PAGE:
Follow these steps to ensure alignment and investment, and derive maximum value, when introducing learning analytics.
Mention “learning” and “measurement” in the same sentence and it may evoke flashbacks to sharpening your No. 2 pencils in preparation for standardized tests. The good news is that measurement in learning is no longer a distinction between correct and incorrect answers, but rather a process designed to measure and improve engagement and effectiveness.
Today, learning measurement involves collecting data from multiple sources—online course activity, surveys, human resources (HR) data and performance assessments—and applying analytics to measure and improve the impact of learning programming. This emerging discipline, known as learning analytics, has great potential to strengthen an organization’s overarching talent strategies and link learning directly to business impact.
Learning analytics has great potential to strengthen an organization’s overarching talent strategies and link learning directly to business impact.
When introducing learning analytics, we recommend learning and development (L&D) leaders follow seven crucial steps to ensure alignment and investment across the organization and derive maximum value from the data and insights:
- Establish the strategic plan for analytics. L&D departments must have a long-term vision and strategic plan for analytics, including focus areas. For example, if a company identifies their learning technology as an area for improvement, one objective should be analyzing how users are engaging with the technology and where it is or isn’t successful. L&D leaders must develop the plan in conjunction with the organization’s larger business mission, from growing service lines to retaining top talent.
- Develop a measurement strategy and identify data needs. Learning teams need to define the questions they seek to answer, which metrics to track and their processes. They must also establish data-quality standards as changes in digital, social and informal learning provide new avenues for data collection.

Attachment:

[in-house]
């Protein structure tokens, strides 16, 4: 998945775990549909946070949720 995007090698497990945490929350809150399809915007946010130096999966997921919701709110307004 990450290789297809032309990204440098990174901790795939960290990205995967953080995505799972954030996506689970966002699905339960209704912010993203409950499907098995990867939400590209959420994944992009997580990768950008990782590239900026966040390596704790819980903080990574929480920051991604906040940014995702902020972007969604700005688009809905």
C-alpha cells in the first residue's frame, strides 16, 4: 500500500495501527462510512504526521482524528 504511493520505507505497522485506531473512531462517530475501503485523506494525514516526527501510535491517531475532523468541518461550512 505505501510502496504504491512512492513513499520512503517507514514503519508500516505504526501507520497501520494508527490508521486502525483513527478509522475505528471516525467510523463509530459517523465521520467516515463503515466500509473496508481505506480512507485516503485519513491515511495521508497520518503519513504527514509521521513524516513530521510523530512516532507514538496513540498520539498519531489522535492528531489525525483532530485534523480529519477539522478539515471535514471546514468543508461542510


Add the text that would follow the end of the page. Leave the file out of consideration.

- Move from program- or course-centric views to learner journeys. As more organizations design long-term learning programs that span delivery methods, themes and content, it can become challenging to tie outcomes to a specific program or training module. A look at the learner’s journey helps examine outcomes and activity through the lens of multiple learning modalities and experiences.
- Learn from the education space. Education-focused organizations are using data and analytics to customize daily lessons for students. New York-based organization New Classrooms uses a technology platform that assesses students’ current performance and automatically customizes curricula, skill libraries and lesson banks tailored to their needs.
- Find the right learning-analytics talent. The nascence of the learning-analytics field means few professionals combine a strong understanding of data science with meaningful experience applying analytics to L&D. Organizations already investing in people analytics can apply this expertise to L&D to bridge gaps. Given that higher-education institutions are now offering graduate degrees in learning analytics, companies can expect an emerging pool of qualified candidates.
- Link learning data to performance data. Learning professionals must establish an integrated data architecture that permits the ongoing flow and linkage of data among the learning function, talent and business outcomes. Functions across the organization, including HR, benefit from learning analytics. These teams should be involved in the data sourcing.
- Start small. L&D organizations with limited resources can offer analytics-driven learning by introducing the approach incrementally. To start small, organizations might first consider multiple options for learners to “test out” of certain content if they have existing knowledge or abilities; providing regular, personalized surveys to measure improvement and identify patterns by learner segments; and offer recommendations based on existing data—for example, recommending an elective course that others in a similar role found valuable.
The appetite for data-driven measurement will continue to grow. As L&D leaders use data and metrics to quantify results and improve programs and processes, they can better support their organizations’ goals and those of their learners.
This post is drawn from the learning-analytics discussion in Chapter 12 of Elevating Learning and Development: Insights and Practical Guidance From the Field; the chapter is authored by Gina Fine, Gene Kuo, Maeve Lucey and Lois Schwab.
By Maeve Lucey & Gene Kuo
Sourced from McKinsey & Company